Rockin’ Volts

Album Review (EP): Rock ‘n’ Roll Will Never Die

Another little sneaky bonus review for everyone this week, this time another request from the Music Festivals UK Facebook page. Just to reiterate, if anyone wants a review of a specific artist or even themselves/their own band, either find my post to that group or just drop me a message and I’ll try my hardest to get round to you all!

Rockin’ Volts are a relatively new hard rock/sleeze band from Melbourne, Australia. Even stating themselves that they are heavily inspired by AC/DC, I can very much attest to that fact after listening to their debut EP. It’s so nice to hear the New Wave of Classic rock is alive and well not just in Britain, and that newer bands are adapting the older style and keeping it going! Let’s take a listen and see what it’s like, shall we?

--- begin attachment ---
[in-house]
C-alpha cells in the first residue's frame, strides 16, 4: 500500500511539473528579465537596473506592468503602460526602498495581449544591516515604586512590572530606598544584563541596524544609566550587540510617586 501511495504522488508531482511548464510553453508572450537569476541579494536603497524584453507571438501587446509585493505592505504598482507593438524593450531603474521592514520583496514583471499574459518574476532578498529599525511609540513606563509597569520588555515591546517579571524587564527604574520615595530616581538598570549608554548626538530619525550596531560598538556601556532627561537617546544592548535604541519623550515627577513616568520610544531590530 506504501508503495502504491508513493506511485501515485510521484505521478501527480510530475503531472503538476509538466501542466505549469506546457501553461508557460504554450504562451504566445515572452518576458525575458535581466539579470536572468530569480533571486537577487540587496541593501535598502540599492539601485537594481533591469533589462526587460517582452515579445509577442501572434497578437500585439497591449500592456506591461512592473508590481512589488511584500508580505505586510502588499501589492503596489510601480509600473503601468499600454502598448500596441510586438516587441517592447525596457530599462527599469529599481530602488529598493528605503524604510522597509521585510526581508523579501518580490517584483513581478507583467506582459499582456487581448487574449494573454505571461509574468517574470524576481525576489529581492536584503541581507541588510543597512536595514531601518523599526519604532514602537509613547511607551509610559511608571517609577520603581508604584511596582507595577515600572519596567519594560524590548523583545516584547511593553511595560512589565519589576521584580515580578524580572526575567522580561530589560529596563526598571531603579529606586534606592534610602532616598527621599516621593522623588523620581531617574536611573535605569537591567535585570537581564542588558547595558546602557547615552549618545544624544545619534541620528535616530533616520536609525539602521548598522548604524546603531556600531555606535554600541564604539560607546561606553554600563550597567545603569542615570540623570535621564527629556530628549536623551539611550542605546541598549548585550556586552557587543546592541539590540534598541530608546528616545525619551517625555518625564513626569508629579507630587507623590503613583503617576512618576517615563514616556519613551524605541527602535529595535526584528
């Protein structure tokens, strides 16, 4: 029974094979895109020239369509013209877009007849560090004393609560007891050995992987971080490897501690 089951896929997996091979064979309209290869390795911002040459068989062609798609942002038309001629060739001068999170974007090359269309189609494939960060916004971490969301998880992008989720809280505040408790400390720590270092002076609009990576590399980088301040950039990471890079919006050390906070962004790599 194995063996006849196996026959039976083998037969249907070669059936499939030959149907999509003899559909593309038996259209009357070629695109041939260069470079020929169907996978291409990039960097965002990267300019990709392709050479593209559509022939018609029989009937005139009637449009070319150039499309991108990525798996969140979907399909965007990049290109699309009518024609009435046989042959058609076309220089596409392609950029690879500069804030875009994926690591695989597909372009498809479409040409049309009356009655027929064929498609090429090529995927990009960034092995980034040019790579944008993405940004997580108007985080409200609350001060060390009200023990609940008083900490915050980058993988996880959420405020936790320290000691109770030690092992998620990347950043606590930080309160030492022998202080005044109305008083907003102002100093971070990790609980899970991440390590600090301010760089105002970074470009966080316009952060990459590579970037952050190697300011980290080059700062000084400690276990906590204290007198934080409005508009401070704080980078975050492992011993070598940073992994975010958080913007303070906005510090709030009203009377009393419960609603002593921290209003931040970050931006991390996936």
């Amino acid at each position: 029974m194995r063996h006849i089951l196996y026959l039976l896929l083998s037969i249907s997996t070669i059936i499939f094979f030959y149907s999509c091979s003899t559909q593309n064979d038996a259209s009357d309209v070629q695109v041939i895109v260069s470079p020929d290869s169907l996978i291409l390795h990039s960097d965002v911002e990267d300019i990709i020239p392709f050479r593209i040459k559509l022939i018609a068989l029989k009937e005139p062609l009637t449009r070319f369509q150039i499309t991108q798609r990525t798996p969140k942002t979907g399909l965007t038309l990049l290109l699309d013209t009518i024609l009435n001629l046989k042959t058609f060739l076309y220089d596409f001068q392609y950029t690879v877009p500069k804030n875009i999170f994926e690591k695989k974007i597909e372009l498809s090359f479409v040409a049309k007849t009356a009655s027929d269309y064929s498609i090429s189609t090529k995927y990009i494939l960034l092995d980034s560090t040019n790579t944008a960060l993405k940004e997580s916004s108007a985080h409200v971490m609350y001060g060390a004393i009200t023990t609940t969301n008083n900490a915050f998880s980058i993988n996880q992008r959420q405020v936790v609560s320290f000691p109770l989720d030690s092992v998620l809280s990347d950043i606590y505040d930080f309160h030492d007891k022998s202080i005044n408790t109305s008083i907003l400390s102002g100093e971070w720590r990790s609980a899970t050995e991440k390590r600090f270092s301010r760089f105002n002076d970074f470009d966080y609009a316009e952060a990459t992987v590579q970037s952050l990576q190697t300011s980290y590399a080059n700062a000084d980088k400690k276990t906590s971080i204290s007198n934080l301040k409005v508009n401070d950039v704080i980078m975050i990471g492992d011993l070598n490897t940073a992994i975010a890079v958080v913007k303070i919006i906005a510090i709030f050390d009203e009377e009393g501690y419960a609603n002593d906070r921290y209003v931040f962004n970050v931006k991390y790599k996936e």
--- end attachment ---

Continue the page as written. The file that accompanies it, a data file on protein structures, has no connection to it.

The band’s title track, Rockin’ Volts, starts things off hard with huge, fuzzy guitar chords and massive cymbal crashes. It quickly all fades out, though, into a pretty sick classic rock-style guitar riff. Unfortunately it does go just a little bit out of time when it’s on it’s own, speeding up a tad off beat. However, that is the only faint hint of the lower budget nature of the recording I imagine this EP had. Everything else about it, from the mixing to the production, sounds great for a smaller band! The rhythm section kicks in a couple of bars later and gives the whole song a groovy, stomping rhythm, something that I couldn’t help but tap my foot to. Of course, when the vocals come in, they are the typical loud, shouting type heavily inspired by AC/DC, much like most other Aussie hard rock bands. The lyrics, while pretty cheesy, will always fit in well with this type of music, themes of partying, rock’n’roll, gigs and being in a successful rock band. The chorus, with its gang backing vocals, is fun and catchy, something easy to get on board and sing along to live or on track. I do have to admit that the solo coming out of the first chorus really didn’t do anything for me. It just kind of felt there, put in for the sake of breaking up the song a bit, and honestly there were some not nice notes in here. I feel completely the opposite about the second one, though, somehow. It felt a lot more in keeping with the songs energy and felt like it finally found the best scale to play in. I also loved it when it dropped down to just the drums and the driving bass at the end of the solo, building up with the lower vocals and clean guitars before exploding back into the chorus. The final chorus also having the soloing behind it sounded awesome too, really adding a big finale kind of feel to the end of the song. A pretty decent final solo closes it out too, leaving us off to a good start, if there are a couple of minor issues.